Researchers studying ancient ice from Canada's Arctic say the samples reveal new information on what climate change could do.
The ice cores were drilled to a depth of more than a kilometre on Ellesmere Island in Nunavut and were saved by an Alberta university when the program that preserved them shut down.
Scientists from the University of Ottawa examined the samples and concluded that temperatures in the early Holocene Epoch between 8,000 and 11,000 years ago were up to five degrees warmer than earlier thought.
That means temperatures not long after the end of the last ice age were warmer than they are now. By examining the effect those temperatures had on the Greenland ice sheet then, the scientists were better able to predict how fast Greenland's current ice cover will melt in the future.
- Arctic climate warming higher and faster than expected
- Human-influenced extreme weather has been felt across the globe
The findings were published Monday in the Proceedings of the National Academy of Sciences.
"If the climate continues to warm — and the Arctic is warming faster than anywhere else — then having an event in the past where the temperatures got warmer than today gives us a glimpse of where we might be heading," said geophysics professor Glenn Milne, one of the scientists on the study.
Sea levels expected to rise
Greenland, along with other melting glaciers, is a major contributor to rising sea levels today. If the melt continues to accelerate, sea levels will jump as well.
Computer models with the new data predict Greenland's ice could lose almost a kilometre of thickness over the next 1,000 years.
The research also determined that the rate of temperature change is the fastest it has been in 12,000 years, bolstering evidence that recent global warming is happening unusually fast and likely caused by human activity.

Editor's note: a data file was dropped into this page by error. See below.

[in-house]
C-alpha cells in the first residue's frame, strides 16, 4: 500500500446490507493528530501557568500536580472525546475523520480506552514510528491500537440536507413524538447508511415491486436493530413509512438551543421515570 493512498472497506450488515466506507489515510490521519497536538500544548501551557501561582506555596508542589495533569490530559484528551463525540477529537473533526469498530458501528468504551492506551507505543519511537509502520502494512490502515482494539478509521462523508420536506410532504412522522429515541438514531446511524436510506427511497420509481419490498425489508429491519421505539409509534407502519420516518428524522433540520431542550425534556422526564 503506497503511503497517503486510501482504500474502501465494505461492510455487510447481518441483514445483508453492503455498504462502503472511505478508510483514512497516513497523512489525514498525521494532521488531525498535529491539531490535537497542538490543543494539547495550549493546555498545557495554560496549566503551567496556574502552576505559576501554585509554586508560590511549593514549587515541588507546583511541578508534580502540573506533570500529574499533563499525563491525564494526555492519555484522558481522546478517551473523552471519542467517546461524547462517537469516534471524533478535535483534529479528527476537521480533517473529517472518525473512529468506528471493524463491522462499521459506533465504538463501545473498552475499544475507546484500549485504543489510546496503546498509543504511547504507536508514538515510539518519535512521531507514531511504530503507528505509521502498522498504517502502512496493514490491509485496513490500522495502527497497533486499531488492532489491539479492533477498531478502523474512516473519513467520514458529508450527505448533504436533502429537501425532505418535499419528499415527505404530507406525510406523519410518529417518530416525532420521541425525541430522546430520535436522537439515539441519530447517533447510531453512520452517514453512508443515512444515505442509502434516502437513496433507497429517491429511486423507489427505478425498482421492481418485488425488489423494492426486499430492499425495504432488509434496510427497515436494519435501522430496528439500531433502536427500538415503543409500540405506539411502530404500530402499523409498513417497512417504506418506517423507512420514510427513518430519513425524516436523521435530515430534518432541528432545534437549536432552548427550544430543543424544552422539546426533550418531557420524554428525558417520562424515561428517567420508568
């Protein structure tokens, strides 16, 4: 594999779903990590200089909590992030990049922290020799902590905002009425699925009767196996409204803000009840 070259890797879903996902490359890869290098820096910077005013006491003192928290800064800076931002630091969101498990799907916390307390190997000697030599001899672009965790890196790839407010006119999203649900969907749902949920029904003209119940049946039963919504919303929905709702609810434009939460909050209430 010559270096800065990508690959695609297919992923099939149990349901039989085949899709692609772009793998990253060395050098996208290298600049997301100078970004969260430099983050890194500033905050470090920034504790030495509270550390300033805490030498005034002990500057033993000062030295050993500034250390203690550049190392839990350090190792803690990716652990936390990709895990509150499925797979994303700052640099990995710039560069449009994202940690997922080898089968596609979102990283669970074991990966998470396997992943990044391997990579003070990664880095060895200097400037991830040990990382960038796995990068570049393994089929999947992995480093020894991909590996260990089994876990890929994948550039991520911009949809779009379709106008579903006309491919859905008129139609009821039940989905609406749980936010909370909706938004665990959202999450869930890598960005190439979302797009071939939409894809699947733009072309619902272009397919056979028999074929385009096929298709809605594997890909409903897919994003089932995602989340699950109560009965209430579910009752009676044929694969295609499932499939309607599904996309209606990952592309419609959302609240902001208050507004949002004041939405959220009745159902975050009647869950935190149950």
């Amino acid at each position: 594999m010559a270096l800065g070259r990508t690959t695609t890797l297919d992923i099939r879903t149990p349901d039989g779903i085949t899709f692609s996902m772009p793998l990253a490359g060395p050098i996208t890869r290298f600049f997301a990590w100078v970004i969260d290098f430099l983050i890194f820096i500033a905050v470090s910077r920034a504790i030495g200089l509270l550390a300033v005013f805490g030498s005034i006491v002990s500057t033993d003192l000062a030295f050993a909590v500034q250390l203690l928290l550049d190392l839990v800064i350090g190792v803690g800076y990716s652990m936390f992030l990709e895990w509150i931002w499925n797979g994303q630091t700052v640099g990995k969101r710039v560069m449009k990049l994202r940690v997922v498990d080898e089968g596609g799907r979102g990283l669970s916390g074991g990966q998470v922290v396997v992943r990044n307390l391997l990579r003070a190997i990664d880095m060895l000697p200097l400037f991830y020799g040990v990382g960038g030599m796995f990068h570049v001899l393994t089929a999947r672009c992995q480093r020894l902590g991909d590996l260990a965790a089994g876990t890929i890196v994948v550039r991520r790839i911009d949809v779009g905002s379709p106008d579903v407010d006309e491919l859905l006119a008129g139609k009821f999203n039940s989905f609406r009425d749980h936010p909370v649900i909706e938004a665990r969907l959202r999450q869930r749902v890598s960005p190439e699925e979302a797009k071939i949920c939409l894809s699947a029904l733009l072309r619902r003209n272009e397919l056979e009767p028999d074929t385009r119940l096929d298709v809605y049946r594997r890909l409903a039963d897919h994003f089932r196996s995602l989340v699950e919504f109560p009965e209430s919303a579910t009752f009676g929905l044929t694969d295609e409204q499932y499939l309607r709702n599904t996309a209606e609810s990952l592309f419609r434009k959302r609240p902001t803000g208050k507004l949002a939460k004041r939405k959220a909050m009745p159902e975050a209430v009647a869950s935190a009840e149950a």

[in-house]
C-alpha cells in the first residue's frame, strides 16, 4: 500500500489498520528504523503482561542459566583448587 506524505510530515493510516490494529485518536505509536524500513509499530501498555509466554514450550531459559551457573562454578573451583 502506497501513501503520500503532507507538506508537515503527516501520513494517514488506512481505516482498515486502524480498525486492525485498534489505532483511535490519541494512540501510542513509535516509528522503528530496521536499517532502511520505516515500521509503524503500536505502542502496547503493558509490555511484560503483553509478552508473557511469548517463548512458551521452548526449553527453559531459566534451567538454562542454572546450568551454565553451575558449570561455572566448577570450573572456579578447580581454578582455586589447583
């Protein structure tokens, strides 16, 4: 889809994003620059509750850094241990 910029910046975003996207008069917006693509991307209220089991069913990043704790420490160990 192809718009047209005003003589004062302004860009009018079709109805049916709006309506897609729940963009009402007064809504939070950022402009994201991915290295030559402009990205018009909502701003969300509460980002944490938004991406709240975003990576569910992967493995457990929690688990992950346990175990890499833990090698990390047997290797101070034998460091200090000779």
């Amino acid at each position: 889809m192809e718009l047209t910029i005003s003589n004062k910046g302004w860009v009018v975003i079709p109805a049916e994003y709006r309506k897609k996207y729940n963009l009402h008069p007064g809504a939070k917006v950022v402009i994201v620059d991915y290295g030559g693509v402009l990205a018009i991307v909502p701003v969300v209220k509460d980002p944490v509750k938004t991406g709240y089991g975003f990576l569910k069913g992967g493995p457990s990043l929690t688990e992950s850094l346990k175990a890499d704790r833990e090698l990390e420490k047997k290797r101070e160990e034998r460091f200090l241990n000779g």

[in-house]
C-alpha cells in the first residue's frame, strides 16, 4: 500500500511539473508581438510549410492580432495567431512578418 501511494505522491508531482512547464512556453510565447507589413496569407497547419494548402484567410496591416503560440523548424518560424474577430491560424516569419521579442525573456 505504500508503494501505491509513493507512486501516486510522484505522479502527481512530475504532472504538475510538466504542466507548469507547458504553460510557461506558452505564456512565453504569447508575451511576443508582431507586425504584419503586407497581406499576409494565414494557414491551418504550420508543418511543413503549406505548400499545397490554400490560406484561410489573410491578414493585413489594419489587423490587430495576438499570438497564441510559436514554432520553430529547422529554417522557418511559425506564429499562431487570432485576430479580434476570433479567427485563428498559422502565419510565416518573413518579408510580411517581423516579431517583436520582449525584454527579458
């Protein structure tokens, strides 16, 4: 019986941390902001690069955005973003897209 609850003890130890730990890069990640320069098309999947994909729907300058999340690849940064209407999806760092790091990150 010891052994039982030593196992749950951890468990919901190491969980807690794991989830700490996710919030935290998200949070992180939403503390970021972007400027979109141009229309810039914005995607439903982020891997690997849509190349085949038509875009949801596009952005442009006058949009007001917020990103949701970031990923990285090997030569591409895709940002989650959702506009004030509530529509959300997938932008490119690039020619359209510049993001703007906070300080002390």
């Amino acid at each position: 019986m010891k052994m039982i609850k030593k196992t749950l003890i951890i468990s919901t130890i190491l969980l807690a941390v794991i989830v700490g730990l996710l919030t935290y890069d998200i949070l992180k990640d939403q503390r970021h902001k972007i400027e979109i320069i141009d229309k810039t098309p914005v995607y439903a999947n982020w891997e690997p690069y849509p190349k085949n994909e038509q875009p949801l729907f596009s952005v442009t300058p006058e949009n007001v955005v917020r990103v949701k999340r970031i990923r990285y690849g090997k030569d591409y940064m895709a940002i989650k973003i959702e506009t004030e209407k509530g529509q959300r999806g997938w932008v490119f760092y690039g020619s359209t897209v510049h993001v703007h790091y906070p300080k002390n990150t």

Previous attempts had been made to pinpoint ancient temperatures, but the two methods produced inconsistent results. One method measured the amount of melted and re-frozen ice in a layer; the second measured isotopes in oxygen in the ice.
The new study manages to get the results from the two methods to match.
He said the study had to consider whether the elevation when the ice formed was different, which could have affected the temperature.
The last 50 or 60 years have seen a very sharp temperature increase, but this time, the study says people are the probable culprits.
"You pretty much have to look back 4,000 years, if you look at 25-year averages, you have to go back that far to find temperatures as high as what we've had in the last 25 years," Fisher said.
"And if you look at the last 15 years, you have to go back maybe 8,000 or 9,000 years to find it quite as warm as that."
Ice finds new home
The ice cores samples, some of which were drilled in the 1980s, had been stored in the Geological Survey of Canada's Ottawa freezers until the program was discontinued about five years ago.
"When we were told we had to disband, we sent out an all-points bulletin, as it were, to any scientists around the world who wanted ice cores," Fisher said.
For a while, he said the cylinders were being stored in commercial freezers along with meat and ice-cream.
The call was answered by the University of Alberta, which accepted them earlier this year.
Some of the collection didn't survive in its new home in Edmonton. A freezer malfunction at the university last month destroyed 12 per cent of the collection.